Office of Federal Relations

The Office of Government Relations represents the interests of the University's faculty, students and staff on matters of legislation and regulations before the federal government in Washington, D.C. By drawing upon the wealth of expertise and resources within the Duke community, we seek to inform and impact the conversation within the Washington, D.C. community. The diversity of the issues affecting the University is as diverse as our community and academic endeavors. The Office of Government Relations tracks legislation regarding issues as wide-ranging as federal student aid programs; funding for scientific research; immigration policies; and technology transfer and intellectual property law. The staff serves as a resource to both the communities on campus and in Washington, D.C. Should you require any assistance or have any questions, please do not hesitate to contact our office.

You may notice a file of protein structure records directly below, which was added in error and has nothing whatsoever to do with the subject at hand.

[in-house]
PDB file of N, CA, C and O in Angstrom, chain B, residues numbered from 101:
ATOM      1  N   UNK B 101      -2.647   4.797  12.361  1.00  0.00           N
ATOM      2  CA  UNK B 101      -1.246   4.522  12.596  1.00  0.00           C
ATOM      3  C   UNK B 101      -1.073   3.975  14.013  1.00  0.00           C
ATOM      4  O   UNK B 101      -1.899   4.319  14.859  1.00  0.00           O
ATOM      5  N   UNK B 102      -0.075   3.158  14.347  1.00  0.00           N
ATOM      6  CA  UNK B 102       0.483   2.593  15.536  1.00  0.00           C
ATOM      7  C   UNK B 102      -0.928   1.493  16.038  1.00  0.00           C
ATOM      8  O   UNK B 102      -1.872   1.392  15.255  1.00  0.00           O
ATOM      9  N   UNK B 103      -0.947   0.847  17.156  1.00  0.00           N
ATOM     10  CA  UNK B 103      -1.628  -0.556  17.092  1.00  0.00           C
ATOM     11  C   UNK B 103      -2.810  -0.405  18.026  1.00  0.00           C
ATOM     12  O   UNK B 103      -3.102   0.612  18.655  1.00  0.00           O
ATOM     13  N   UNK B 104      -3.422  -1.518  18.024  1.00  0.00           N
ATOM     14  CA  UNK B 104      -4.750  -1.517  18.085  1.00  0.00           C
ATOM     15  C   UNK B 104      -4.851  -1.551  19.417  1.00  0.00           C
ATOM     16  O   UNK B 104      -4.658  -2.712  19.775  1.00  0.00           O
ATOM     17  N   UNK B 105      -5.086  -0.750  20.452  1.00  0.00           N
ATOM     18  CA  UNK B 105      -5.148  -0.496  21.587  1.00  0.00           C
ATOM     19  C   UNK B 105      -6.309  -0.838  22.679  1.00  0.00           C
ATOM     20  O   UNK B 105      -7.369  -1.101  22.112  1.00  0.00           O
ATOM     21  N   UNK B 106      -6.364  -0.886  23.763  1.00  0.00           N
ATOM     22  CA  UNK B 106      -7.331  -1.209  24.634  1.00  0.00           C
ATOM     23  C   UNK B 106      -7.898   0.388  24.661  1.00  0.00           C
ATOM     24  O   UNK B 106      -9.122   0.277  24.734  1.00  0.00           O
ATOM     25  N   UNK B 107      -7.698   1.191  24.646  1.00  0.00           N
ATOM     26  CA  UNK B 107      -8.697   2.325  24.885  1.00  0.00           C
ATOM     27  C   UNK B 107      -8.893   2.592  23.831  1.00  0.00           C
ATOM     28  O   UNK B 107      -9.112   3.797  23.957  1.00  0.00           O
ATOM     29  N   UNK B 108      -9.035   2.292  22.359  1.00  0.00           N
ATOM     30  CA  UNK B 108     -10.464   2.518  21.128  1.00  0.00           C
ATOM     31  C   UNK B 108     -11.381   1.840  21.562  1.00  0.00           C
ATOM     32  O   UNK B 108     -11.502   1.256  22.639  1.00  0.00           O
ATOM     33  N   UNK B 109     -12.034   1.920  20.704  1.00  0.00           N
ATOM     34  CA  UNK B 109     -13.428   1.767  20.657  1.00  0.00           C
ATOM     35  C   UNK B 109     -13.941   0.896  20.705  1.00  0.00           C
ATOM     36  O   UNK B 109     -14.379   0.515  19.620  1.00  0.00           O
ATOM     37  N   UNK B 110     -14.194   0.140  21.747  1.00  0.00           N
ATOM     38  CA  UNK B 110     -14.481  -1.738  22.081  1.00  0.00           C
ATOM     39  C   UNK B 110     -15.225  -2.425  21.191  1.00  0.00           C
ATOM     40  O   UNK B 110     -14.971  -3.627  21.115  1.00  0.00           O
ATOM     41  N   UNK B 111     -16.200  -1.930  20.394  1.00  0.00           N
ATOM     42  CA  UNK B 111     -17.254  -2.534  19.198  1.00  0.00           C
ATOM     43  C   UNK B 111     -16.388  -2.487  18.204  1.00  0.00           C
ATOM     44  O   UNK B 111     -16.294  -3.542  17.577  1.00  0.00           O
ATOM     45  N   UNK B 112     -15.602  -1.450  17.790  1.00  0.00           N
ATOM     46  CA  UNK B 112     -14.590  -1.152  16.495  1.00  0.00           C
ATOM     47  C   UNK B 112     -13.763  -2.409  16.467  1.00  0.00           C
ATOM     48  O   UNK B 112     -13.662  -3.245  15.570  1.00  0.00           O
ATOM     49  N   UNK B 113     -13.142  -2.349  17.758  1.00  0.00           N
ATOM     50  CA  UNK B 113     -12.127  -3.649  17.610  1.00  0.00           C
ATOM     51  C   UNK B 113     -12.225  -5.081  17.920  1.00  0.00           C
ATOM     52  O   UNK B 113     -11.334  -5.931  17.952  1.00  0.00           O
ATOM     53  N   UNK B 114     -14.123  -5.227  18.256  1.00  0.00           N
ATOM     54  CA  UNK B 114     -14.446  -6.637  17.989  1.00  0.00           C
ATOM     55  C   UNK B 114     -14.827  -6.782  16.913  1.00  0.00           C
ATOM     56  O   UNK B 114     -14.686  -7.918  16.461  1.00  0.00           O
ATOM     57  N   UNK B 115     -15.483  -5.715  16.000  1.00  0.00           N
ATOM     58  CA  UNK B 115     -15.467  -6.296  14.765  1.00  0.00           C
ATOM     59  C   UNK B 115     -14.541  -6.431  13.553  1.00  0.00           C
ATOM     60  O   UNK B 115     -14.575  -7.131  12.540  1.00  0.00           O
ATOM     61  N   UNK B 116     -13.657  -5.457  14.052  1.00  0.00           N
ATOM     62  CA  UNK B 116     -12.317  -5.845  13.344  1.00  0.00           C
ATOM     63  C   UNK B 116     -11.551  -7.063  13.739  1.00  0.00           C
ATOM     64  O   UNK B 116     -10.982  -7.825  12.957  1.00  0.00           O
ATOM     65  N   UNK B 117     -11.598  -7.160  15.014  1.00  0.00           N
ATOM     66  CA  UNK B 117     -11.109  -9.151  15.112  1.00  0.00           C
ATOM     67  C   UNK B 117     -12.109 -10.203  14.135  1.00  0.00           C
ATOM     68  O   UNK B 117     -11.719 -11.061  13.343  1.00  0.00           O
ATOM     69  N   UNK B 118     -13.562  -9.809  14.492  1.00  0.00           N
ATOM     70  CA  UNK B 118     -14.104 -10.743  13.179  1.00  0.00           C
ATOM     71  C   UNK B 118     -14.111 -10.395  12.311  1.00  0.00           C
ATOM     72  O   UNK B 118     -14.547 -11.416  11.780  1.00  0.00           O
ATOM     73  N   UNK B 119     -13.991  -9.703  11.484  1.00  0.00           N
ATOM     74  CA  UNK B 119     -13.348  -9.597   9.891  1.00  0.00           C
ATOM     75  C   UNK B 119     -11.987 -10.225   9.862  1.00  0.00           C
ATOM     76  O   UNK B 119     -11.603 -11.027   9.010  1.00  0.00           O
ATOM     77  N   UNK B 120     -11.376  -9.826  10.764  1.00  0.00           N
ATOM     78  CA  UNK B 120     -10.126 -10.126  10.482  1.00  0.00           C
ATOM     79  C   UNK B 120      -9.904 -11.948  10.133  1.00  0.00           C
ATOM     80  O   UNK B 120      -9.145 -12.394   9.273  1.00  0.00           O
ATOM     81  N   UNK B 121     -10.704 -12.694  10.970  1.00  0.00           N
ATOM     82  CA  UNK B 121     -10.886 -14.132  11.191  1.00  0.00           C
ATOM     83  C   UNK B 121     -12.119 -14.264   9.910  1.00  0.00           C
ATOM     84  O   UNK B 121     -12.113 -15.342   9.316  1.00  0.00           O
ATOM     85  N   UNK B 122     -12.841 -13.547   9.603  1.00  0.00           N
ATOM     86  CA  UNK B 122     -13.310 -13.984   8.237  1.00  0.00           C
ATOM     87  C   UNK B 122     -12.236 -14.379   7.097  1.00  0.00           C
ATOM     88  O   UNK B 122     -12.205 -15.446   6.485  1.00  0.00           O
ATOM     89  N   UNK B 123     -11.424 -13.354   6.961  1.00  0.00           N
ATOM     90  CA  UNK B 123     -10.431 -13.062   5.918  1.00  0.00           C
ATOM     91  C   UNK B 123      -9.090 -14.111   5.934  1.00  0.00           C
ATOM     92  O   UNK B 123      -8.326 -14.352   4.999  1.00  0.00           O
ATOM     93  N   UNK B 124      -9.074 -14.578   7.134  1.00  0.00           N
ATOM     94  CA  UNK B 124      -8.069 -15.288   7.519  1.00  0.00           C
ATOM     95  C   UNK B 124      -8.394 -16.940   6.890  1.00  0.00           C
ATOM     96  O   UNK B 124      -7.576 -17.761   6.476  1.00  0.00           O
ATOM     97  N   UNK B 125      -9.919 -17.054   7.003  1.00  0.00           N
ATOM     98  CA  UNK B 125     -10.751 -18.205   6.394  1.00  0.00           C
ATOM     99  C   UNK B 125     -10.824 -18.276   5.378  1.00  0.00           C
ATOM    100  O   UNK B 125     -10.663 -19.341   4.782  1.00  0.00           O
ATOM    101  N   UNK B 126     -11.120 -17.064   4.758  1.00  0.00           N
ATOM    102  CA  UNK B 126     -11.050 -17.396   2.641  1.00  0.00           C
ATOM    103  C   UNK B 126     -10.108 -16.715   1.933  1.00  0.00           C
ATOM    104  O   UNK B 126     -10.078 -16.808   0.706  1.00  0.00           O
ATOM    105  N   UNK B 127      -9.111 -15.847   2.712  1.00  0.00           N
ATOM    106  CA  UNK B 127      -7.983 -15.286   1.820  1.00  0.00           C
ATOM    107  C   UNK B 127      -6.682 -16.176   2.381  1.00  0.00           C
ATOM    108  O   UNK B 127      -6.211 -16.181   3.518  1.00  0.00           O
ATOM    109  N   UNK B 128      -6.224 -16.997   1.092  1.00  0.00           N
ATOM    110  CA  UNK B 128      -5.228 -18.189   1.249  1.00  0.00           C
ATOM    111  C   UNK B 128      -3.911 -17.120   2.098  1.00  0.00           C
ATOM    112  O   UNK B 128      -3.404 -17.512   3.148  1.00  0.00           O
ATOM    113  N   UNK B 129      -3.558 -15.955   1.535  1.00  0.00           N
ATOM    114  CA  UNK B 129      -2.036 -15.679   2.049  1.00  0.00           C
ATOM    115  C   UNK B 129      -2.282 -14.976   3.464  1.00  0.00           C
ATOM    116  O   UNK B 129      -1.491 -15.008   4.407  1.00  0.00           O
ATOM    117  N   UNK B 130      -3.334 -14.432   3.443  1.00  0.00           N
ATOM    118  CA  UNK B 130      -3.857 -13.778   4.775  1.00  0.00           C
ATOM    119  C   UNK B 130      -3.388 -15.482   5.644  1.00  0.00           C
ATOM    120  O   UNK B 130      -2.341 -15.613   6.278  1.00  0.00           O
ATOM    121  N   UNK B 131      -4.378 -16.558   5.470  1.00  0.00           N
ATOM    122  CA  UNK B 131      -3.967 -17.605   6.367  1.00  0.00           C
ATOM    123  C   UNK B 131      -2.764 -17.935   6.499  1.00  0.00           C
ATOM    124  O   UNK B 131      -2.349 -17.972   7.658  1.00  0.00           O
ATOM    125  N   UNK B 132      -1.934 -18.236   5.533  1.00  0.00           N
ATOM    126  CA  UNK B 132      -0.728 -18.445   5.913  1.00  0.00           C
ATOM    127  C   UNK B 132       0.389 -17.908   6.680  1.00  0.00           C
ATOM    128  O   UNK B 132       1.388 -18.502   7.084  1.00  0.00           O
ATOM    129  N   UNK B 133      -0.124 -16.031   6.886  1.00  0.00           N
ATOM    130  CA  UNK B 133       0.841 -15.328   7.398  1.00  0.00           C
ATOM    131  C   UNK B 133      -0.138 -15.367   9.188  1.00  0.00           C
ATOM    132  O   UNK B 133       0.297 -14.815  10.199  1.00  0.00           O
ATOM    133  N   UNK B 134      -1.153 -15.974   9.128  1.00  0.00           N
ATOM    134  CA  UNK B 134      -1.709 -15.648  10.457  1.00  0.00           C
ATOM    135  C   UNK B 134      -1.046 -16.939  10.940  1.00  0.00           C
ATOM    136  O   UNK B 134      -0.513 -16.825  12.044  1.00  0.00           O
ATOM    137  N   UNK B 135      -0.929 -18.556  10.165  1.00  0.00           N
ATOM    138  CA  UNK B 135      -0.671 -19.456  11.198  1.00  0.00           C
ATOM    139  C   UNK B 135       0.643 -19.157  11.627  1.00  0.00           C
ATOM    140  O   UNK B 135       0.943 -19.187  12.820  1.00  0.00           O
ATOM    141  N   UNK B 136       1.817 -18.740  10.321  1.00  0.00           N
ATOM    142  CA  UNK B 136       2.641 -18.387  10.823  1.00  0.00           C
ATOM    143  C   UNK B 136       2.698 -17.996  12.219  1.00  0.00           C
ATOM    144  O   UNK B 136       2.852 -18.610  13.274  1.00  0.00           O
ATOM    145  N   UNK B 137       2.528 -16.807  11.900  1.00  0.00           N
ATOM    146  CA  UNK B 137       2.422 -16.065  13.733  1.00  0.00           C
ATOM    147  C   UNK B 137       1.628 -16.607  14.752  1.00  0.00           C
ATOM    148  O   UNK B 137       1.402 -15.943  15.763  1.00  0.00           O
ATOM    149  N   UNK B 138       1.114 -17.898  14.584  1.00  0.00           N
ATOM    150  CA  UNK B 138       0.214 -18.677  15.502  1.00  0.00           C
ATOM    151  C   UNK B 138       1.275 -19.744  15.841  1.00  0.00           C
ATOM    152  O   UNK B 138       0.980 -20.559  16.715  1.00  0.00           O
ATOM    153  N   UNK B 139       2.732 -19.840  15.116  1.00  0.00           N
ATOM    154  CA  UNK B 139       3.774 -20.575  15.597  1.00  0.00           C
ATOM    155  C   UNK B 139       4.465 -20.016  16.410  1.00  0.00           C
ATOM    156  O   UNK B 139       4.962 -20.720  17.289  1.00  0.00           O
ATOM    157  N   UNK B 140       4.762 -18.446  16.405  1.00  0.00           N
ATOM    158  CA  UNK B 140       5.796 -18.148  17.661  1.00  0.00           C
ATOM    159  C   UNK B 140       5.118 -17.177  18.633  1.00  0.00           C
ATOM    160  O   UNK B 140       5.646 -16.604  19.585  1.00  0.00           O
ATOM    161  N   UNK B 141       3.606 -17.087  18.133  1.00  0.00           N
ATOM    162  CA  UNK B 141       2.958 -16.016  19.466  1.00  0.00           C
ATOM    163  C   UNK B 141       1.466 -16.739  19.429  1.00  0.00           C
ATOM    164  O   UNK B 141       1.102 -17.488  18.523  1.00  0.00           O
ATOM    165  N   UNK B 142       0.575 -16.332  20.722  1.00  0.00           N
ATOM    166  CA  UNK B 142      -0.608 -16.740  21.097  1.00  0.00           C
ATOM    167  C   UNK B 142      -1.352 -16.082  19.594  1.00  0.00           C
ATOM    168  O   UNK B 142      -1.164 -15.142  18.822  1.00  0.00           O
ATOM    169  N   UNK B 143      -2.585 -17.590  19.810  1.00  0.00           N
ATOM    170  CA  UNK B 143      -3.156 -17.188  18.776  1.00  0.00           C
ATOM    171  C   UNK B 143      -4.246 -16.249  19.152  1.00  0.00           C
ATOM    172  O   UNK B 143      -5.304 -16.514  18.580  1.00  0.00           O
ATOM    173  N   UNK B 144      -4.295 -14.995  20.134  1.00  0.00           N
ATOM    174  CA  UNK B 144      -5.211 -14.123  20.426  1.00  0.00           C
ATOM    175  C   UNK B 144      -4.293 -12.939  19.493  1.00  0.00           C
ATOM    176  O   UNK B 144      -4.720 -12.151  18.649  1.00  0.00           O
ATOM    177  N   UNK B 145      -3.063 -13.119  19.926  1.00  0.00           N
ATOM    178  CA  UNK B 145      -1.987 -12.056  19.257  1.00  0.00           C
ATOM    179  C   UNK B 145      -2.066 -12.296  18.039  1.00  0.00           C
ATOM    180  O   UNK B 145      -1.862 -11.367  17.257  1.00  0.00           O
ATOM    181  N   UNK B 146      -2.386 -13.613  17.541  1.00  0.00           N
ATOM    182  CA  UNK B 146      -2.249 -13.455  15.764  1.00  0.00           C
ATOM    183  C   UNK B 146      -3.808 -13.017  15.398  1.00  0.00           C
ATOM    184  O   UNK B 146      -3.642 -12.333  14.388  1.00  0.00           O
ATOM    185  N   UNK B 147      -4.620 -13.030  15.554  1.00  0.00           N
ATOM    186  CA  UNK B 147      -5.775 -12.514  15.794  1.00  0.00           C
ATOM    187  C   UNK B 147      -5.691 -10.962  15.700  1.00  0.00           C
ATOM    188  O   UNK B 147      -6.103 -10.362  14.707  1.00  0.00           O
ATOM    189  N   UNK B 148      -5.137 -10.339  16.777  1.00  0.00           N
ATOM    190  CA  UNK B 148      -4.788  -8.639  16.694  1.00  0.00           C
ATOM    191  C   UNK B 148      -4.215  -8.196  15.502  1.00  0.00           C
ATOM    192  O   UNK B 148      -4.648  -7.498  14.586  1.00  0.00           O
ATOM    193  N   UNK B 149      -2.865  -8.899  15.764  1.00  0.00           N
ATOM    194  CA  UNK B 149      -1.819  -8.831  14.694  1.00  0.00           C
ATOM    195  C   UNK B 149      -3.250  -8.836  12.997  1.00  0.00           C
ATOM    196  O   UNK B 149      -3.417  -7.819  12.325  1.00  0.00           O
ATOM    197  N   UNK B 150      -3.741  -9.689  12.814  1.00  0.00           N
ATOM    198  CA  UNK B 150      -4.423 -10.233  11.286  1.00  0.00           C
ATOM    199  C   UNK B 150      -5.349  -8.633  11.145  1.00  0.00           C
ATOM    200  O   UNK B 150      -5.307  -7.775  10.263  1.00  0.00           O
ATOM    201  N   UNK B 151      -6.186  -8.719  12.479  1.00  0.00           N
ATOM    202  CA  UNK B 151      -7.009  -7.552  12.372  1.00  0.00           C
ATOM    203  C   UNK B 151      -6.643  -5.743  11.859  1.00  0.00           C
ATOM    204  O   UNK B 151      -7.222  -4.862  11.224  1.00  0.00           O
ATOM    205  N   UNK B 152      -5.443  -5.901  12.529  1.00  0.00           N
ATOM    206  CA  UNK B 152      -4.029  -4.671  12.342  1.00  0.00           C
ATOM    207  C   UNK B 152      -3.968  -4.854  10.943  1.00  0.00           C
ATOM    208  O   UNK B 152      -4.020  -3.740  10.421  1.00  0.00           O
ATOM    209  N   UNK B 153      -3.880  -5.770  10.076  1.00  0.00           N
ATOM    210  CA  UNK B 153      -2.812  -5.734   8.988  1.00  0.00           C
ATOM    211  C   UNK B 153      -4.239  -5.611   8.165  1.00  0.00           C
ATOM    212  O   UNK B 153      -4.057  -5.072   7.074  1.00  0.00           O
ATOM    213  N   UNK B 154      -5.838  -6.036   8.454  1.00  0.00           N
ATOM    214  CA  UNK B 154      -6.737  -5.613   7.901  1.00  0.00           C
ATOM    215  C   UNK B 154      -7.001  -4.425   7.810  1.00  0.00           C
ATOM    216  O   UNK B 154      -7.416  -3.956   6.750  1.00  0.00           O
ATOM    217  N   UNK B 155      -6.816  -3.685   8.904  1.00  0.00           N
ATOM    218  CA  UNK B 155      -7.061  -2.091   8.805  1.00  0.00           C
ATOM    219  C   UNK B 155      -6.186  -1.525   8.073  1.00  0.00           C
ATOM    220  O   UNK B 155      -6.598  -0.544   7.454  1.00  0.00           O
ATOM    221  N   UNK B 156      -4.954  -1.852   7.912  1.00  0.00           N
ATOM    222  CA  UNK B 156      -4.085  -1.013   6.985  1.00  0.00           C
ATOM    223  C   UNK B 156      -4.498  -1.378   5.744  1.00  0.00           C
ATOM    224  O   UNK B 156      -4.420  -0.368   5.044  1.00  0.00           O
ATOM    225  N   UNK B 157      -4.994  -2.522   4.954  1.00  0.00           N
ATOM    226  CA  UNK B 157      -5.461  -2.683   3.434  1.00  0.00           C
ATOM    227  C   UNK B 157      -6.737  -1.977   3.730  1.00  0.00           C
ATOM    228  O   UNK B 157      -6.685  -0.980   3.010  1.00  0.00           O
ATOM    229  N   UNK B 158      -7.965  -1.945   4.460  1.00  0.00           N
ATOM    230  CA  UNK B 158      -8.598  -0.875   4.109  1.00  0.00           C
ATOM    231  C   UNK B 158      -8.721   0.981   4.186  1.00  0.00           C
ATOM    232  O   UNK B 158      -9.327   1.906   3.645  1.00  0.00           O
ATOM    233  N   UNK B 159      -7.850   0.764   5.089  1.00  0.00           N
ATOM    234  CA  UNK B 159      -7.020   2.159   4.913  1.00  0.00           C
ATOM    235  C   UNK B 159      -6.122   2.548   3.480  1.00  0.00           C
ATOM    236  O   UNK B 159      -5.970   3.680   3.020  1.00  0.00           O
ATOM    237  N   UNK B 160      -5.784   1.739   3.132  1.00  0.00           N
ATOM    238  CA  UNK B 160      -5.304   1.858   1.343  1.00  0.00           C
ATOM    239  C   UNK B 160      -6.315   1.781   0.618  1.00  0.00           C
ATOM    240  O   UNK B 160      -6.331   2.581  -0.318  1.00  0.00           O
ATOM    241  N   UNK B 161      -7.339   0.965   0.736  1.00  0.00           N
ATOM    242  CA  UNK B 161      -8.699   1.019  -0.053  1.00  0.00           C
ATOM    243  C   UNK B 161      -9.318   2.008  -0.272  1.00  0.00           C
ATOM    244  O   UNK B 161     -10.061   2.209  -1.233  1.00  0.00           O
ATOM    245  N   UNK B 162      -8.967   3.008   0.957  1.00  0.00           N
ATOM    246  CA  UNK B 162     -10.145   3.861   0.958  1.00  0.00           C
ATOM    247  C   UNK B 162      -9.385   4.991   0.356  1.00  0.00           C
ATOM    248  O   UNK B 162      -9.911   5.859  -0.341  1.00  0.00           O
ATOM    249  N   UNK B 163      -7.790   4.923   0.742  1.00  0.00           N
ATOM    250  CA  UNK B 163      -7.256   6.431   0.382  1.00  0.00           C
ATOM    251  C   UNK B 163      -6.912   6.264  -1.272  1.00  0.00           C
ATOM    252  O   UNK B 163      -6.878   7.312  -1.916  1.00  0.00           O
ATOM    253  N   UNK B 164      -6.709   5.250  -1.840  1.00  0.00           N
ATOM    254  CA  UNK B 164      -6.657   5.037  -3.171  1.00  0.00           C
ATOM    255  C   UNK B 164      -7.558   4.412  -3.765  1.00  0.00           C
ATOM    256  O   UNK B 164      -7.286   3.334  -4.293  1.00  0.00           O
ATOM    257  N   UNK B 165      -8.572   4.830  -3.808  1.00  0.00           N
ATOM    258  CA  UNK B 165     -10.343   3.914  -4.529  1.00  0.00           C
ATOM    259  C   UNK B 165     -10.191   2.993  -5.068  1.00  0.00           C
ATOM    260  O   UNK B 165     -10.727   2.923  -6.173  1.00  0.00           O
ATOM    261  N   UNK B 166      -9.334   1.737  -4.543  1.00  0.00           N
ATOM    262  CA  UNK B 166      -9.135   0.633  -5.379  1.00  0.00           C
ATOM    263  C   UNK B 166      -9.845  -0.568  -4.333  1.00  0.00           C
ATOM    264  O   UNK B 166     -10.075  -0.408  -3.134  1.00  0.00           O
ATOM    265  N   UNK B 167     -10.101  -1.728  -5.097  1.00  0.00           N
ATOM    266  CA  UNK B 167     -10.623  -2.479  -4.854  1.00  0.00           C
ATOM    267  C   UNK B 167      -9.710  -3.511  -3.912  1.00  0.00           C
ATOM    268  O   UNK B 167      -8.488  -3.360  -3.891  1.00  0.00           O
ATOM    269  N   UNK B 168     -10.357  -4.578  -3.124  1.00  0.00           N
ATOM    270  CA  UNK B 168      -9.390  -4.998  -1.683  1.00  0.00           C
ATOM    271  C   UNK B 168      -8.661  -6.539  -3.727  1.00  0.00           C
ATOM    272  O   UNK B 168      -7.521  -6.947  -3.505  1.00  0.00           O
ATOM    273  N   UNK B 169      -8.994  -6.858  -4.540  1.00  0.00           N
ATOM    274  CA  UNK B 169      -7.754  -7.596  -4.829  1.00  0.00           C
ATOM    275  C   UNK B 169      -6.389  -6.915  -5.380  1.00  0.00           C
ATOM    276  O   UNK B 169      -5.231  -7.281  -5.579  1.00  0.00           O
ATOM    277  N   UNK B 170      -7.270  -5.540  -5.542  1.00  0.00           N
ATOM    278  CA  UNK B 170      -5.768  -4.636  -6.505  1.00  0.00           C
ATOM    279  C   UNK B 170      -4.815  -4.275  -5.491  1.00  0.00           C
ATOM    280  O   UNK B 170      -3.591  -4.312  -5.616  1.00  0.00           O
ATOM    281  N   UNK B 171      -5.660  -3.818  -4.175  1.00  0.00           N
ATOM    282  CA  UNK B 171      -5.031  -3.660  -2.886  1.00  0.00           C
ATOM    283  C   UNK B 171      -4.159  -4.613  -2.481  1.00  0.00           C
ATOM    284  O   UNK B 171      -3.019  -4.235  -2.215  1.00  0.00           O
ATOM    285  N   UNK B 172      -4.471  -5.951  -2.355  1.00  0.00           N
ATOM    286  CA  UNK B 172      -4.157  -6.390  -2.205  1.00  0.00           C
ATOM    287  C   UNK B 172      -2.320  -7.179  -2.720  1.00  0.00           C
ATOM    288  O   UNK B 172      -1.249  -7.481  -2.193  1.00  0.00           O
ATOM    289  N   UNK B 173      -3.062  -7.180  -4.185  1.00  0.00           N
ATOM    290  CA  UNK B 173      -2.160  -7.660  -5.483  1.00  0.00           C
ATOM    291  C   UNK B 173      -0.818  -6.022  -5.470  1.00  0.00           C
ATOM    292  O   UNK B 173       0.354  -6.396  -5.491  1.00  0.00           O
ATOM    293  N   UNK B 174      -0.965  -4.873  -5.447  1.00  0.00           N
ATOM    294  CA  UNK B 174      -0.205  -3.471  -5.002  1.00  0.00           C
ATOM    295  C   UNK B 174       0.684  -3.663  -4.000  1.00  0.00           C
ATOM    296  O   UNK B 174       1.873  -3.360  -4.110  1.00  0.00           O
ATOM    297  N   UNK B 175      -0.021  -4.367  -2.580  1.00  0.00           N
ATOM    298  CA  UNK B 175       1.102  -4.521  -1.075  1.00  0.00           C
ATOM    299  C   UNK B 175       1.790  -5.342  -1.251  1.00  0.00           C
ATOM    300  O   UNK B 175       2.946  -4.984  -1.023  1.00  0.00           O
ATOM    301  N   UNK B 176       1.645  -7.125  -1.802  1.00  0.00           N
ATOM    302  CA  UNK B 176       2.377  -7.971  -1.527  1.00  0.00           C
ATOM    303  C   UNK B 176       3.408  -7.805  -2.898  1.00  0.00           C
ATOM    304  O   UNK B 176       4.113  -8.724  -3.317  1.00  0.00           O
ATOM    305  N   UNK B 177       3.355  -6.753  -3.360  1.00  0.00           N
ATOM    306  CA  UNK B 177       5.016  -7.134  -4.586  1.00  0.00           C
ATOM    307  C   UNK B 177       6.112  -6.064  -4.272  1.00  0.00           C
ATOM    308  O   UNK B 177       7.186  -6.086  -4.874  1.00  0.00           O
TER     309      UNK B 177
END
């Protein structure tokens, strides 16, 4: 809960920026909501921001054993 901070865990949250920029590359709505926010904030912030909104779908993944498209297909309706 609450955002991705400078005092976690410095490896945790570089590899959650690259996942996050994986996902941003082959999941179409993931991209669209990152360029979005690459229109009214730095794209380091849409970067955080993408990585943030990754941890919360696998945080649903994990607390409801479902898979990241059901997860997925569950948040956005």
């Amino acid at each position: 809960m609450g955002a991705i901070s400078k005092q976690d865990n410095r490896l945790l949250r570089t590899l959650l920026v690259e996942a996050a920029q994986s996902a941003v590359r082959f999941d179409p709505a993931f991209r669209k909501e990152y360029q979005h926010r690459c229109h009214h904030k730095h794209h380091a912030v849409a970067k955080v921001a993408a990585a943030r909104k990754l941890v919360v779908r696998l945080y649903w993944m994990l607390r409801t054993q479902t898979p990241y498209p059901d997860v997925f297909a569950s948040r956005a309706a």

Capitol Connections Blog

Bringing it Home, How Duke Engages with North Carolina

November 03, 2017

Show is always better than tell. Rarely is that adage truer than when advocating on the university’s behalf. The Duke Office of Government Relations spends much of its time engaging policymakers in Washington, D.C. However, the greatest impact the university Read More...

Dean in the District

September 29, 2017

In two days of meetings this week in Washington, D.C., Dean of the Trinity College of Arts and Sciences Valerie Ashby advocated for the university’s federal priorities, including student aid, research funding and immigration, with alumni, journalists, Members of Congress and Read More...

Deadlines and Headlines

September 05, 2017

When it comes to legislative action, there is no time like the deadline. As Congress returns this week, they face a series of decisions that shape the rest of the fiscal and legislative year. Congress has fewer than three weeks Read More...


Research Spotlight

Human-Computer Interactions - Drones

Missy Cummings, Associate Professor, Duke University Department of Mechanical Engineering and Materials Science, the Duke Institute of Brain Sciences, and the Duke Electrical and Computer Engineering Department